Apple Music’s set to sponsor the Halftime Show next February, and it’s starting out strong with a performance from Rihanna. I honestly can’t remember which company sponsored the Halftime Show before Pepsi, so it’ll be nice to see how Apple handles the show for Super Bowl LVII.

Emma Roth53 minutes ago
Starlink is growing.

The Elon Musk-owned satellite internet service, which covers all seven continents including Antarctica, has now made over 1 million user terminals. Musk has big plans for the service, which he hopes to expand to cruise ships, planes, and even school buses.

Musk recently said he’ll sidestep sanctions to activate the service in Iran, where the government put restrictions on communications due to mass protests. He followed through on his promise to bring Starlink to Ukraine at the start of Russia’s invasion, so we’ll have to wait and see if he manages to bring the service to Iran as well.

External Link
Emma Roth5:52 PM UTC
We might not get another Apple event this year.

While Apple was initially expected to hold an event to launch its rumored M2-equipped Macs and iPads in October, Bloomberg’s Mark Gurman predicts Apple will announce its new devices in a series of press releases, website updates, and media briefings instead.

I know that it probably takes a lot of work to put these polished events together, but if Apple does pass on it this year, I will kind of miss vibing to the livestream’s music and seeing all the new products get presented.

External Link
Emma RothSep 24
California Governor Gavin Newsom vetoes the state’s “BitLicense” law.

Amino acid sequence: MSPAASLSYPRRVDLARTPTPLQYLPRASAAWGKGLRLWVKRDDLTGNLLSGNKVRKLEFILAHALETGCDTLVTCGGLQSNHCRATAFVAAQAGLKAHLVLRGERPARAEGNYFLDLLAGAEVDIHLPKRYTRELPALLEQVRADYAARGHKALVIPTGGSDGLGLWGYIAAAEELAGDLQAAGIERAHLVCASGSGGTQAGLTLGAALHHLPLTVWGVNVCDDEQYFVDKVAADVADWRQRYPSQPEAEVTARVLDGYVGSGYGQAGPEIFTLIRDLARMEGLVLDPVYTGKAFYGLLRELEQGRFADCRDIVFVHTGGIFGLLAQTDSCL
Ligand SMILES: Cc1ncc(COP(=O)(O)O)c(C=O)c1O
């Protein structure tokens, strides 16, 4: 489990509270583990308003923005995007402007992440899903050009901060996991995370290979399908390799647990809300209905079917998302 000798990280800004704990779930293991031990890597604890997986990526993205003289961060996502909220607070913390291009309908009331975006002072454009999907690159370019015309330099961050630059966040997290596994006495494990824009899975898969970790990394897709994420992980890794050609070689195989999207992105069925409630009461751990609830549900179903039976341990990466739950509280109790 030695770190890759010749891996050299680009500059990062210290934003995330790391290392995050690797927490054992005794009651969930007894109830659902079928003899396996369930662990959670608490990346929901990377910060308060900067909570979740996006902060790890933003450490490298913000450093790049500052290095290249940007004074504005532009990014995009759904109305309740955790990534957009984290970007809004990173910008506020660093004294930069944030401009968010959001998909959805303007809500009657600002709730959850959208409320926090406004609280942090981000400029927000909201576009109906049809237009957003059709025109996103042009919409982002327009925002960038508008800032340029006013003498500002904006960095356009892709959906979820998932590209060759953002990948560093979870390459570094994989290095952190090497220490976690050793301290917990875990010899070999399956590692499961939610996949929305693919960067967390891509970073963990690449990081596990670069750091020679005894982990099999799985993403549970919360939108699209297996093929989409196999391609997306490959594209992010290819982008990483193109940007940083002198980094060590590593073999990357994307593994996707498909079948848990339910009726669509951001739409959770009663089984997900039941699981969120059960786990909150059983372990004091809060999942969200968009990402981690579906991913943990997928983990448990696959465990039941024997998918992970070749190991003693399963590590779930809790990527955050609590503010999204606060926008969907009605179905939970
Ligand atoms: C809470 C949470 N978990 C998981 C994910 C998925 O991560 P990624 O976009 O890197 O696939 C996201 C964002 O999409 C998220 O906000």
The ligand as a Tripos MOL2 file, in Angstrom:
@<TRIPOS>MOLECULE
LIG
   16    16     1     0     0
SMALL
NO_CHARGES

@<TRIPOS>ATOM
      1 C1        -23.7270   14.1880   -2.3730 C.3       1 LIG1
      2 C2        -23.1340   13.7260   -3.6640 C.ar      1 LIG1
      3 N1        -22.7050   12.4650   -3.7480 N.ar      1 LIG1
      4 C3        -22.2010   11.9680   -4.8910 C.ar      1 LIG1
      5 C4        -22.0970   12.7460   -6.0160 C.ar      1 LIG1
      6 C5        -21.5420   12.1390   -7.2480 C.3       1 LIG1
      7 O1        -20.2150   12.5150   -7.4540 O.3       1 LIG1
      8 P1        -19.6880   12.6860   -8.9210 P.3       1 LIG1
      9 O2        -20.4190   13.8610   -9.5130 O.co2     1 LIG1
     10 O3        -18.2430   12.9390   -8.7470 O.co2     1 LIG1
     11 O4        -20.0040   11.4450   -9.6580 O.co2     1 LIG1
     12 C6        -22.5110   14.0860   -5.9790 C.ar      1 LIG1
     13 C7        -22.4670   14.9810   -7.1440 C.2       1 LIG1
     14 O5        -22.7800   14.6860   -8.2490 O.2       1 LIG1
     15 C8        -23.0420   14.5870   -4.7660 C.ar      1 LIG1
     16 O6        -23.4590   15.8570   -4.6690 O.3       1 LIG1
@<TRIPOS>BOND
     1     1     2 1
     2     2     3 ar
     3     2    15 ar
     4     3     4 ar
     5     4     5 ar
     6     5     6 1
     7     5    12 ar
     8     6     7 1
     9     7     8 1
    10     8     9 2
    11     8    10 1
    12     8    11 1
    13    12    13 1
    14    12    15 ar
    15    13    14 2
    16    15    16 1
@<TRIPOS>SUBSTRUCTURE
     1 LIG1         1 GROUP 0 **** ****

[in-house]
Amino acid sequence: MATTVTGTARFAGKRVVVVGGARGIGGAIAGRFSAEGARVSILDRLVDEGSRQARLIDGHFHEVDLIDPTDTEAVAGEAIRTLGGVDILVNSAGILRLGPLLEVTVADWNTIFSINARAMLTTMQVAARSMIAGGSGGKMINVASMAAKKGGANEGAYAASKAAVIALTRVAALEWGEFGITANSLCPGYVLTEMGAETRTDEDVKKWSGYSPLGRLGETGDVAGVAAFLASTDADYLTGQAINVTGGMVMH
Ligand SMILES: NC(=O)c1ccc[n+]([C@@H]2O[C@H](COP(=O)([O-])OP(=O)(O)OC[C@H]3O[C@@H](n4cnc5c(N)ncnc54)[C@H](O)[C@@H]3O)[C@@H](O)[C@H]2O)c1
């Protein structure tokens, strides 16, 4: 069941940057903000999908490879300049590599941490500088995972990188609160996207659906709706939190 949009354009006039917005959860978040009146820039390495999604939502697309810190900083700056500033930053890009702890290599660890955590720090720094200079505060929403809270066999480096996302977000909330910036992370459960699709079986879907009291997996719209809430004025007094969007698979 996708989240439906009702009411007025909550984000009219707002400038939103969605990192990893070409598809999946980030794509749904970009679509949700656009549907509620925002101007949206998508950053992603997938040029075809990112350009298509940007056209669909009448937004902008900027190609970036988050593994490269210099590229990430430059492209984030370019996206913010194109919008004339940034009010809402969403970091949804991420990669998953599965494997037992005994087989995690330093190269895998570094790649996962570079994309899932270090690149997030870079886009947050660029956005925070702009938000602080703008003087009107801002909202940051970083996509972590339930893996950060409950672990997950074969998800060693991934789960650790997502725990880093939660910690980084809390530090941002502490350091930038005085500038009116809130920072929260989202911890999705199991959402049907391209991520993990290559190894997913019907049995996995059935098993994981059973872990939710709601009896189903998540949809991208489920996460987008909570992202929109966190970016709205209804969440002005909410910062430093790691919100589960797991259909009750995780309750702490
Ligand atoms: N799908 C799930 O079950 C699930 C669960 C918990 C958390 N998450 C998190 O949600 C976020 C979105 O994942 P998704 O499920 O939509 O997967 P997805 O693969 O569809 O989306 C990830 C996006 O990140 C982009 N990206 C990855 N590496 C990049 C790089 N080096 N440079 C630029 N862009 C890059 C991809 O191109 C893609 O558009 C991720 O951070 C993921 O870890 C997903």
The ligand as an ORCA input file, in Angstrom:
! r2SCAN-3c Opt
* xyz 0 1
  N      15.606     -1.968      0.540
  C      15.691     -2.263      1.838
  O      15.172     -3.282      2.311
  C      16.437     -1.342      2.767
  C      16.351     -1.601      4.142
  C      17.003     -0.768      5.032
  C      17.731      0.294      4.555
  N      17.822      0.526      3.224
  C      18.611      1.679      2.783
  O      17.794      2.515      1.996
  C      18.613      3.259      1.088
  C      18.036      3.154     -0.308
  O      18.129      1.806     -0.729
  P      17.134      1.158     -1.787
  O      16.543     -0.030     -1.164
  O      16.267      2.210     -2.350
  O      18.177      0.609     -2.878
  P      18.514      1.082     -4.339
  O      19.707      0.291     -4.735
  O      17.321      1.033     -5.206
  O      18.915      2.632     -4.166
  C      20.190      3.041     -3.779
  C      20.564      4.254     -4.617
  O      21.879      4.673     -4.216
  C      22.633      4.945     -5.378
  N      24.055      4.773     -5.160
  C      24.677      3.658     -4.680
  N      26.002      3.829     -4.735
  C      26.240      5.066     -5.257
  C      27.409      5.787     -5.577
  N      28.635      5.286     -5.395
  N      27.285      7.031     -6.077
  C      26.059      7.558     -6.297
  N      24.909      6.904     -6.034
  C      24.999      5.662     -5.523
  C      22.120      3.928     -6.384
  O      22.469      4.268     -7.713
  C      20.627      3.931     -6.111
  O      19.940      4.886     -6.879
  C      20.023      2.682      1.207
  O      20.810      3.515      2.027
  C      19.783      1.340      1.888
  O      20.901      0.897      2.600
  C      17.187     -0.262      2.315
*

The bill, called the Digital Financial Assets Law, would establish a regulatory framework for companies that transact with cryptocurrency in the state, similar to New York’s BitLicense system. In a statement, Newsom says it’s “premature to lock a licensing structure” and that implementing such a program is a “costly undertaking:”

A more flexible approach is needed to ensure regulatory oversight can keep up with rapidly evolving technology and use cases, and is tailored with the proper tools to address trends and mitigate consumer harm.

Welcome to the new Verge

Revolutionizing the media with blog posts

Nilay PatelSep 13
Andrew WebsterSep 24
Look at this Thing.

At its Tudum event today, Netflix showed off a new clip from the Tim Burton series Wednesday, which focused on a very important character: the sentient hand known as Thing. The full series starts streaming on November 23rd.

The Verge
Andrew WebsterSep 24
Get ready for some Netflix news.

At 1PM ET today Netflix is streaming its second annual Tudum event, where you can expect to hear news about and see trailers from its biggest franchises, including The Witcher and Bridgerton. I’ll be covering the event live alongside my colleague Charles Pulliam-Moore, and you can also watch along at the link below. There will be lots of expected names during the stream, but I have my fingers crossed for a new season of Hemlock Grove.

Tom WarrenSep 23
Has the Windows 11 2022 Update made your gaming PC stutter?

Nvidia GPU owners have been complaining of stuttering and poor frame rates with the latest Windows 11 update, but thankfully there’s a fix. Nvidia has identified an issue with its GeForce Experience overlay and the Windows 11 2022 Update (22H2). A fix is available in beta from Nvidia’s website.

External Link
If you’re using crash detection on the iPhone 14, invest in a really good phone mount.

Motorcycle owner Douglas Sonders has a cautionary tale in Jalopnik today about the iPhone 14’s new crash detection feature. He was riding his LiveWire One motorcycle down the West Side Highway at about 60 mph when he hit a bump, causing his iPhone 14 Pro Max to fly off its handlebar mount. Soon after, his girlfriend and parents received text messages that he had been in a horrible accident, causing several hours of panic. The phone even called the police, all because it fell off the handlebars. All thanks to crash detection.

Riding a motorcycle is very dangerous, and the last thing anyone needs is to think their loved one was in a horrible crash when they weren’t. This is obviously an edge case, but it makes me wonder what other sort of false positives we see as more phones adopt this technology.